Apr 27, 2010


There comes a time in every person's life where they discover a flaw in themselves. As humans, we discover superficial flaws all the time: too fat, too skinny, one eye is larger than the other, one breast is smaller than the other, etc. The internal flaws are hard to discover, and even harder to admit to, unless low self esteem is in play.

I have always been fairly confident in myself, even while admitting to myself that I have several ugly internal tendencies. Over the years, I have come to terms with the ugly sides of my personality, but showing them to others remains hard for me to do. I am cynical, I am jaded; I picked up a book in Target today called "100 reasons every daughter needs a father" and wanted to write the author because I never had a father and I'm just fine. (The urge to rip the book into pieces obviously says that while I'm not psycho because of it, I still carry a penny of daddy issues in my pocket.)

There are ugly tendencies I wish I could change, or get rid of, but there is one thing I am selfish about, and I wouldn't change it for the world.

After first:girl, my mind was jumbled about. I had an affair with a boy that felt dirty and unsatisfying, and then went out partying, looking for people I could connect with so that I didn't feel so alone. When first:girl and I stopped talking, I felt like I had been thrown into a churning ocean with no way to float or scream for help. A few short months passed, and a new girl came into my life.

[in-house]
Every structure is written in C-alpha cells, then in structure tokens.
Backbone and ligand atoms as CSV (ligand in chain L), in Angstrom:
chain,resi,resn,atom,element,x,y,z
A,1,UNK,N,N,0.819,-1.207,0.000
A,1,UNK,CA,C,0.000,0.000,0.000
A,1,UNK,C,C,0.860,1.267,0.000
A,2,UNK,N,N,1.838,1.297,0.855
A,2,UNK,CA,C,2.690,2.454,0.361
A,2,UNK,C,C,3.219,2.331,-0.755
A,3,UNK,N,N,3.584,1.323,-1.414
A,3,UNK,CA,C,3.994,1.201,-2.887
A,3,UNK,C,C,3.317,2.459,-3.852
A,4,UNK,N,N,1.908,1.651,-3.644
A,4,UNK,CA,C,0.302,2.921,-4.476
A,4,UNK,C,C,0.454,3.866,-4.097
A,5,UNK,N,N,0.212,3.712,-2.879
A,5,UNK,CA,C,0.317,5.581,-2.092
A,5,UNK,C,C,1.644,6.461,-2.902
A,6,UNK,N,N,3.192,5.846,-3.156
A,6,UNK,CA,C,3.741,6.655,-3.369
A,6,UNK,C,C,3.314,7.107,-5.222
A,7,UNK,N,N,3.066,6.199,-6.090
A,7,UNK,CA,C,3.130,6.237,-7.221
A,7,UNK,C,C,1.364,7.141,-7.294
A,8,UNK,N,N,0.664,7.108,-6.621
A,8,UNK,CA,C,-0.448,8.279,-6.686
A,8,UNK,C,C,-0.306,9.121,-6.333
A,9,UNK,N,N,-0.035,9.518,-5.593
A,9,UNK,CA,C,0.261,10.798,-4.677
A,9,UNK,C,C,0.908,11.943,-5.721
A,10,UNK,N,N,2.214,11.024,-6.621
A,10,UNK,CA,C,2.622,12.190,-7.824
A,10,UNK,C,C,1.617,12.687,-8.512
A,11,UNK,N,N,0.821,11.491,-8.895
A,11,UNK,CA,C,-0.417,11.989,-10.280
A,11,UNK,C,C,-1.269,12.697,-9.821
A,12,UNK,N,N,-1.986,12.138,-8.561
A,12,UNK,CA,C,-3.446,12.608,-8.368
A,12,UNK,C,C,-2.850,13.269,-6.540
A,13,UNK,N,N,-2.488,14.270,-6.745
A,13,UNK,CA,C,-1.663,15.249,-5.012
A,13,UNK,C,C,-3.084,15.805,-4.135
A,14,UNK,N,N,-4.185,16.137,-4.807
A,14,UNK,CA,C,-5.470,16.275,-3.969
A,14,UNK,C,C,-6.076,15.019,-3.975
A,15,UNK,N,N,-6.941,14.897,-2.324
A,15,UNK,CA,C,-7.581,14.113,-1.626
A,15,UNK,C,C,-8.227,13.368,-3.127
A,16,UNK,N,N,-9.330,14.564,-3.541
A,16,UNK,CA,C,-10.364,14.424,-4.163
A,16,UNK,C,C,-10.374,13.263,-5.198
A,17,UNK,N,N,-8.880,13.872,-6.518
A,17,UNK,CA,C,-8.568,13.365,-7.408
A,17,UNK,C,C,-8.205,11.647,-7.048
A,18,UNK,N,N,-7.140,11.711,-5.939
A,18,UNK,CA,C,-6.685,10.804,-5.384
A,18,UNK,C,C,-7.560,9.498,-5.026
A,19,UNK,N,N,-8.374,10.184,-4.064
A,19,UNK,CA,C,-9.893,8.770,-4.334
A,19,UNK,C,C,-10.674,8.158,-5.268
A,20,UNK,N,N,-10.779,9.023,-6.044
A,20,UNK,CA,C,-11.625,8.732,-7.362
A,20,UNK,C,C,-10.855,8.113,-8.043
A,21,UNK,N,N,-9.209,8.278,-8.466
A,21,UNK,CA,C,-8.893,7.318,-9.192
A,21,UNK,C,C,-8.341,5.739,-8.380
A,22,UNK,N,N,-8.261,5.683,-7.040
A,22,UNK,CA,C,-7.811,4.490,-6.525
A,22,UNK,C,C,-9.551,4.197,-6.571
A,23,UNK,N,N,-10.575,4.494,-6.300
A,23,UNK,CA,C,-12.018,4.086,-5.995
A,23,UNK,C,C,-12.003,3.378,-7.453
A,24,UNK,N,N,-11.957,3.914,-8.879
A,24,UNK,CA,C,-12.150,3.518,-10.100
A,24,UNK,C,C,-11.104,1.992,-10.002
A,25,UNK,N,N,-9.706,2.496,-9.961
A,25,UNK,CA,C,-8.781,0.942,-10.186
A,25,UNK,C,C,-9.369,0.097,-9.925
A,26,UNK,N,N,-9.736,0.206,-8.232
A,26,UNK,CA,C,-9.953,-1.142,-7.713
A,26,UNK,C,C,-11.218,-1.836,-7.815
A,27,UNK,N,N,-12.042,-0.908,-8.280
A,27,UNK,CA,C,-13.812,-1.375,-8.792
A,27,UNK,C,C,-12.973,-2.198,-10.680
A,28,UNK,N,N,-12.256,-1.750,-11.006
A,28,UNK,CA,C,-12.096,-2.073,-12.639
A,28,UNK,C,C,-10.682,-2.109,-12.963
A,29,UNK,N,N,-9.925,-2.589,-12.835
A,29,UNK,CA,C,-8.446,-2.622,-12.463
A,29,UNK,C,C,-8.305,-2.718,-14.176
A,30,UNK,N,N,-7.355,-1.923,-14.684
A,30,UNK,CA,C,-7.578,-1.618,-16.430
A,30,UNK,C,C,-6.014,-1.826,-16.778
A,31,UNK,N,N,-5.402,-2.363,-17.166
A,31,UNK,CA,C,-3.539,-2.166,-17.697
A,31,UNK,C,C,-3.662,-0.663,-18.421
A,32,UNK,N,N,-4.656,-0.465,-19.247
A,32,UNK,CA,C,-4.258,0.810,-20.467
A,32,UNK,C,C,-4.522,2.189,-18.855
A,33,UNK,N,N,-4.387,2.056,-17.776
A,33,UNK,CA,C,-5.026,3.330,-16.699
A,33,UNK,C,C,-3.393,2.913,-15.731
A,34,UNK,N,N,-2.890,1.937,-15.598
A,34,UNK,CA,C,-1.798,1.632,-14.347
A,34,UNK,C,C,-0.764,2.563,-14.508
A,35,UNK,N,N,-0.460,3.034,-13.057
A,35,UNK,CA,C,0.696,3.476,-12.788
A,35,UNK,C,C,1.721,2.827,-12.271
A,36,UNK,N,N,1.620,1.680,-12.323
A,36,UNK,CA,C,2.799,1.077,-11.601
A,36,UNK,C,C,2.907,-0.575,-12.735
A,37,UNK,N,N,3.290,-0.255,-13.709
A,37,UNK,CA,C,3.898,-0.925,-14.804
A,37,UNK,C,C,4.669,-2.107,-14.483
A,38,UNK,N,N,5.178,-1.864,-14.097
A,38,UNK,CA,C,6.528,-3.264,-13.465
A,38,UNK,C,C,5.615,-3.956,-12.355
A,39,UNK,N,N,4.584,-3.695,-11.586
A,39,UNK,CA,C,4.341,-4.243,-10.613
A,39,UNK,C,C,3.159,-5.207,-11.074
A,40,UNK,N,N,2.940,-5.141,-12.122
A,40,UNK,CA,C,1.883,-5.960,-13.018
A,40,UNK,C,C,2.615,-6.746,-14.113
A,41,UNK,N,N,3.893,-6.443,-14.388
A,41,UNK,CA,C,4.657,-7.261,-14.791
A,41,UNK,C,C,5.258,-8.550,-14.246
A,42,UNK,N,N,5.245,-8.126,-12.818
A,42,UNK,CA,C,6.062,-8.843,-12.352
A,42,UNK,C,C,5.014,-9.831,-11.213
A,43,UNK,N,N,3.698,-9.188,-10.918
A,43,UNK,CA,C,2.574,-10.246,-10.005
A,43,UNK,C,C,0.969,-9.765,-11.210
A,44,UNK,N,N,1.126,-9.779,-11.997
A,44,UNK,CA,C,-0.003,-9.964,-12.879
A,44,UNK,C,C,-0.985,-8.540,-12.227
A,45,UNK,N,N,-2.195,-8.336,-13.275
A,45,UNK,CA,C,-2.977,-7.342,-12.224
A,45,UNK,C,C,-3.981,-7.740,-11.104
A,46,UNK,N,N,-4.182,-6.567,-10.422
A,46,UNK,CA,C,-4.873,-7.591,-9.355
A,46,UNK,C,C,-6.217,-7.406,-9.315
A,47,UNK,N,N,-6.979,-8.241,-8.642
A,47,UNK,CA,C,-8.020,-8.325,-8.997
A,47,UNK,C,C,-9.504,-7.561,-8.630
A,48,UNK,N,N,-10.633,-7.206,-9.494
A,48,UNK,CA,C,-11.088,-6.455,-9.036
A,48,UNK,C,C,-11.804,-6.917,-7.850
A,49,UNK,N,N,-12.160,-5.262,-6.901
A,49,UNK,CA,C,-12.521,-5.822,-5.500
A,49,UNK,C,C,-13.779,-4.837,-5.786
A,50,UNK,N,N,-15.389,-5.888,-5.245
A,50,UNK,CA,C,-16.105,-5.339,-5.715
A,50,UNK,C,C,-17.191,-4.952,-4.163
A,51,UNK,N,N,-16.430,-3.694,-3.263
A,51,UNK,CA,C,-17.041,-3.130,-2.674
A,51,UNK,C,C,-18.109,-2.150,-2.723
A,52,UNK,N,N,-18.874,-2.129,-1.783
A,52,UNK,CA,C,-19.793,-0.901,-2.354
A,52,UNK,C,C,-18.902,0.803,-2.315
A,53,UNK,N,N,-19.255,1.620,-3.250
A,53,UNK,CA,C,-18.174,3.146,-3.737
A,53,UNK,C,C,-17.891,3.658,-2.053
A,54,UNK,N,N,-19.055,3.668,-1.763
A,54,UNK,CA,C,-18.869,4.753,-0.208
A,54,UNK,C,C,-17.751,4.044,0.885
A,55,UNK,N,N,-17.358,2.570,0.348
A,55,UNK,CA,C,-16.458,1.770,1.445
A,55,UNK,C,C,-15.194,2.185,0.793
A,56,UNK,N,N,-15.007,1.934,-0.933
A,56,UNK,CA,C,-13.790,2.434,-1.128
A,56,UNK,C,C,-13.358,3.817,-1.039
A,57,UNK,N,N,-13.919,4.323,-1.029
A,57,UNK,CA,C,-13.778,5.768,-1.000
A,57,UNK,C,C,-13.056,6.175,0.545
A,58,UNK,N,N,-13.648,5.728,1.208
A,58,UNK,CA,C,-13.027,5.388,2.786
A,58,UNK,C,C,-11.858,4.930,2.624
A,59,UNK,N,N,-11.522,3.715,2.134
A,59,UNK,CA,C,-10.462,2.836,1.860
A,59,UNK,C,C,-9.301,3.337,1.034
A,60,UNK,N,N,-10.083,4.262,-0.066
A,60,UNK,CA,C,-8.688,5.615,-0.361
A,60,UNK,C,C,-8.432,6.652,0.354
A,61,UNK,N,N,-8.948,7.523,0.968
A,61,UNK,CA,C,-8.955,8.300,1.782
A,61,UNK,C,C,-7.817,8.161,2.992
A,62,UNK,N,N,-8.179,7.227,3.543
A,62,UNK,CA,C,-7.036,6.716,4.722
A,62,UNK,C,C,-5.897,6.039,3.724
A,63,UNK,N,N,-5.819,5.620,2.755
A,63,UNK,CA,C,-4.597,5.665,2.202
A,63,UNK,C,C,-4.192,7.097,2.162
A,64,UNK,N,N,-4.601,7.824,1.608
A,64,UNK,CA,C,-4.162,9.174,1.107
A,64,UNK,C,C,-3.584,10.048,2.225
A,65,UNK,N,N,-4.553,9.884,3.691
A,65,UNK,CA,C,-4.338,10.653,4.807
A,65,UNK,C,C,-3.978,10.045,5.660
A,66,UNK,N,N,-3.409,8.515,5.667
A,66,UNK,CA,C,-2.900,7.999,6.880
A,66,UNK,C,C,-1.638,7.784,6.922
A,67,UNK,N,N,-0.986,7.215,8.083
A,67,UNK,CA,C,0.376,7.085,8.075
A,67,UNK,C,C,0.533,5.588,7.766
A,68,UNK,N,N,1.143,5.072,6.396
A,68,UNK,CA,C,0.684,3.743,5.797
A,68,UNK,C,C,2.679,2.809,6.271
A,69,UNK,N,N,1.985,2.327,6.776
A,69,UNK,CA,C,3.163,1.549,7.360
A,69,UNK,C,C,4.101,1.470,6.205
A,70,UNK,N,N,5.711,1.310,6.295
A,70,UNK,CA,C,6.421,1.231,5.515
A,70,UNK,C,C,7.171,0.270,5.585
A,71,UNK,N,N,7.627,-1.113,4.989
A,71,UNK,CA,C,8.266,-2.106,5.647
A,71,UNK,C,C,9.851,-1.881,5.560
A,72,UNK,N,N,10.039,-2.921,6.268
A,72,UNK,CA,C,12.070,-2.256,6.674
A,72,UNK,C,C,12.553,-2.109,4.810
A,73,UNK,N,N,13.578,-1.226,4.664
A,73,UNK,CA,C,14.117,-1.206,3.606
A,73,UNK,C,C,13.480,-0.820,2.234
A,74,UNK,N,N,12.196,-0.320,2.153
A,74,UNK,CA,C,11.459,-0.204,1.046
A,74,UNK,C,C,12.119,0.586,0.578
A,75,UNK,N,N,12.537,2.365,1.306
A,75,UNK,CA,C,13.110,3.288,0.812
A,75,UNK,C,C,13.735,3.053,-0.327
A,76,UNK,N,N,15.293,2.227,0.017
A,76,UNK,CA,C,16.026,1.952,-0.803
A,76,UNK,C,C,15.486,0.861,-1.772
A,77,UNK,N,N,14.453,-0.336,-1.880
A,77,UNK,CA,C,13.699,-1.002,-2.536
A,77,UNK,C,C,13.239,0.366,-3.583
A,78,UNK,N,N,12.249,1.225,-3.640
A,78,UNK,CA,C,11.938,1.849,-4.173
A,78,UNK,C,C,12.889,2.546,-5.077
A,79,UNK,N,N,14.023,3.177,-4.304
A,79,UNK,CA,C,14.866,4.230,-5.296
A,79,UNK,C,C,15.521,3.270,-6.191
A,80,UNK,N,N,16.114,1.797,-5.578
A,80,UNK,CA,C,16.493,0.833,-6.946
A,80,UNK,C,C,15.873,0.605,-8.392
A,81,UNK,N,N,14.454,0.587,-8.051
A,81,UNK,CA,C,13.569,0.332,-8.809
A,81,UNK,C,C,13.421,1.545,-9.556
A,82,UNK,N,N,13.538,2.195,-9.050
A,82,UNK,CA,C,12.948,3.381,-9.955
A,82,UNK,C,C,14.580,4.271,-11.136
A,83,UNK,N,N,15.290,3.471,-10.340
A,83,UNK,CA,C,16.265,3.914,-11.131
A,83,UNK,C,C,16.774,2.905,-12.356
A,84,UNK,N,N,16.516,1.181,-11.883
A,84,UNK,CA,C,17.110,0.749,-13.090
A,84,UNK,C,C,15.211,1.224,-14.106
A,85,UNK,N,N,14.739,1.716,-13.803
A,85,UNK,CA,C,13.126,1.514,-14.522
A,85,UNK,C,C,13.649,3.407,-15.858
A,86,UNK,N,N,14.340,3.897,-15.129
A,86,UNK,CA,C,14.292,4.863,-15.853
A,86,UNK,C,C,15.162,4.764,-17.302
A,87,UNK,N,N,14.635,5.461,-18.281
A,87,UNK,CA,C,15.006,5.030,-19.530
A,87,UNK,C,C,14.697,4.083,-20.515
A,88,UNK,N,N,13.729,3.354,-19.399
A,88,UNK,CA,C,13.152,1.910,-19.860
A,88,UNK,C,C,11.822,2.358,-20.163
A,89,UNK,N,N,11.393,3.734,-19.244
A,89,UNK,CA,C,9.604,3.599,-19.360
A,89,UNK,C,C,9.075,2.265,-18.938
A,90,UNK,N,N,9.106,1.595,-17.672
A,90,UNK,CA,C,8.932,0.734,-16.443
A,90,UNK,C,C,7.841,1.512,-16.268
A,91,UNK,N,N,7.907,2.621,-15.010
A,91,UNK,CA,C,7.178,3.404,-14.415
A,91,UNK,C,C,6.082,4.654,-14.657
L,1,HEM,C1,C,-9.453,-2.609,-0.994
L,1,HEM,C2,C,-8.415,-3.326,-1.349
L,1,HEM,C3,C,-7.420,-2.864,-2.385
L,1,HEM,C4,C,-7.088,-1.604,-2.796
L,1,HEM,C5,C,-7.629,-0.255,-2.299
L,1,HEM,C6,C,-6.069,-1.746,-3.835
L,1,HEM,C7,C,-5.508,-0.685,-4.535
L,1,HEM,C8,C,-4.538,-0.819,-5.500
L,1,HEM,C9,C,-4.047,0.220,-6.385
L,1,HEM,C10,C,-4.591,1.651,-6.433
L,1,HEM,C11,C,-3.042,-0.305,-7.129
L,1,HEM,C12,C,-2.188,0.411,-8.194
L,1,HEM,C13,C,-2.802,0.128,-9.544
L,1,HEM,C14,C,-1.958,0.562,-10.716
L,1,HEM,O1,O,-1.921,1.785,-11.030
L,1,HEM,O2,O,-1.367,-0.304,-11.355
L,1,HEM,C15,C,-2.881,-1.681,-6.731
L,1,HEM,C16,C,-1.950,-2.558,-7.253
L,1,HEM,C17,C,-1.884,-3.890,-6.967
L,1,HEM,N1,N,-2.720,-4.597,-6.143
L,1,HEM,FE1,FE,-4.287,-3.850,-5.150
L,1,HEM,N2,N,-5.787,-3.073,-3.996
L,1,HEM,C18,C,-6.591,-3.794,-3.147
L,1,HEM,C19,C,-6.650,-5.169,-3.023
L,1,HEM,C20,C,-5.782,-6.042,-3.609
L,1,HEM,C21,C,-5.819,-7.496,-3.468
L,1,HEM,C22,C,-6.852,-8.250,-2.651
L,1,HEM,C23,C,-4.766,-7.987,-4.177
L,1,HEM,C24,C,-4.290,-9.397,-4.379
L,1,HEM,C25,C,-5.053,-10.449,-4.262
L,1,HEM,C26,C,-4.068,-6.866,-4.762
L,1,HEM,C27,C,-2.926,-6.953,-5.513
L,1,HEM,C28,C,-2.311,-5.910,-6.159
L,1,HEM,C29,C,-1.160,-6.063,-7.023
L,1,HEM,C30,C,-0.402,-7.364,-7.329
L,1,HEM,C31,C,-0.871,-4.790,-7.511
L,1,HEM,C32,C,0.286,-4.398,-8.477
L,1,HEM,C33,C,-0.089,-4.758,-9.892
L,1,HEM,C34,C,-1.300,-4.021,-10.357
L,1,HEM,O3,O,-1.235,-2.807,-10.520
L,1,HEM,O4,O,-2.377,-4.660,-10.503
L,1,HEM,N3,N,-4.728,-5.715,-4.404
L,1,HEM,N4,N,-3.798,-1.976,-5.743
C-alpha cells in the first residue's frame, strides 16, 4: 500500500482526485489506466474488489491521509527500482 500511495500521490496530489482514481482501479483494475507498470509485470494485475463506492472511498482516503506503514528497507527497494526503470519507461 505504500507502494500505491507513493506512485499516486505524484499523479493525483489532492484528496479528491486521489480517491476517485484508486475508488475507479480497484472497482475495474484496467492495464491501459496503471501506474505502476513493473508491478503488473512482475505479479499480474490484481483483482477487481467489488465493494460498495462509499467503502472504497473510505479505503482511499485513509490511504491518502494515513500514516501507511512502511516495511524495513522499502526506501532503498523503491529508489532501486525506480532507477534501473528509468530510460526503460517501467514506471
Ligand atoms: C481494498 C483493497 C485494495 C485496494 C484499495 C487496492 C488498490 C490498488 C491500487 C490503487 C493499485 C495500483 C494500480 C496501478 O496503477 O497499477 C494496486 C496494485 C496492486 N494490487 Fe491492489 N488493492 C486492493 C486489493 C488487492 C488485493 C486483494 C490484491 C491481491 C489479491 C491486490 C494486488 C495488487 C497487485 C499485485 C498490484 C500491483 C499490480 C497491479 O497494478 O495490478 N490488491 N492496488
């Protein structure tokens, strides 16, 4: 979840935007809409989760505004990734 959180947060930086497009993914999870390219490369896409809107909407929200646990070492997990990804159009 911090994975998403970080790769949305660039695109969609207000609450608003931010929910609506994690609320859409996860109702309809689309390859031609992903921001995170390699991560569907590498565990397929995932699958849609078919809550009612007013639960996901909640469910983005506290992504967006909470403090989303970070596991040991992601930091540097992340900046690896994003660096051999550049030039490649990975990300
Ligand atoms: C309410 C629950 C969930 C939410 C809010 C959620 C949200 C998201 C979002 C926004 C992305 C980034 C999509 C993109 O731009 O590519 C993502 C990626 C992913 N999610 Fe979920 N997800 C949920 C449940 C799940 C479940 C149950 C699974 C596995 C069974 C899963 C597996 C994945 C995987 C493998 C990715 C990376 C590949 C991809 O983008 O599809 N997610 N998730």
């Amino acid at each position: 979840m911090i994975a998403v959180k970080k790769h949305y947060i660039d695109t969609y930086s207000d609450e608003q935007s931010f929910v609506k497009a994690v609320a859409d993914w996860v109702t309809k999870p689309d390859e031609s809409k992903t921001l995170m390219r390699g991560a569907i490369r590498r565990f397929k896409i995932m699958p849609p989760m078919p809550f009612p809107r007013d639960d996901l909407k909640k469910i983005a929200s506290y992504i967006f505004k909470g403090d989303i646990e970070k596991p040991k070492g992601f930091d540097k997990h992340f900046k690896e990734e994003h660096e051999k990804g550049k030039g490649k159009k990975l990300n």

An:girl was cute, in her own way, a little loud, funny, a soccer player. She was a little rough around the edges, but she was bi-curious, and I looked at her like a drowning man looks at a life raft. We hung out, talked, laughed, but she was young. An wasn't much younger than myself, but girls were a new concept to her. I had had time to begin to adjust, begin to find myself, and she clung to me, taking who I was as the ideal lesbian figure.

I just wasn't emotionally ready for that. I wanted to be with someone older than myself. Someone who would ground me, who would look at me and say, "Go change. You don't look like yourself, you're imitating Tegan Quin." I wanted someone to guide me through sex, to understand that sometimes it doesn't end in orgasms, and it's okay if it doesn't. With An, I felt as though I were carrying two worlds on my shoulders, my world, and hers.

I didn't want to stumble through this tangled web of do-be-do-be-do complexes, stereotypes, and uncertainties with a young girl. I wanted someone who would walk alongside me on my path, and maybe knock a tree branch out of the way or pull me out of the way when a wolf attacks. I still want someone like that. I'm older now, and know more about myself (I can occasionally pull my guide out of harm's way as well), but I am still new enough that I want someone who has been through this a couple of times.

So, I broke it off with her. Abruptly, and without any real explanation as I could not put what I was feeling into words that had enough worth for her to hear. I handled it badly, and I was selfish. I put my own emotional needs first, an ugly, awful thing to do. I could have handled it better, but even now I believe it was the right thing to do.

I've shown you one of my selfish priorities, and have justified it for myself, and for you as well. I write with a bias to portray myself in a better light, another ugly habit I cannot break. It is human nature. And with this justification, the ugly seems more beautiful inside my head.

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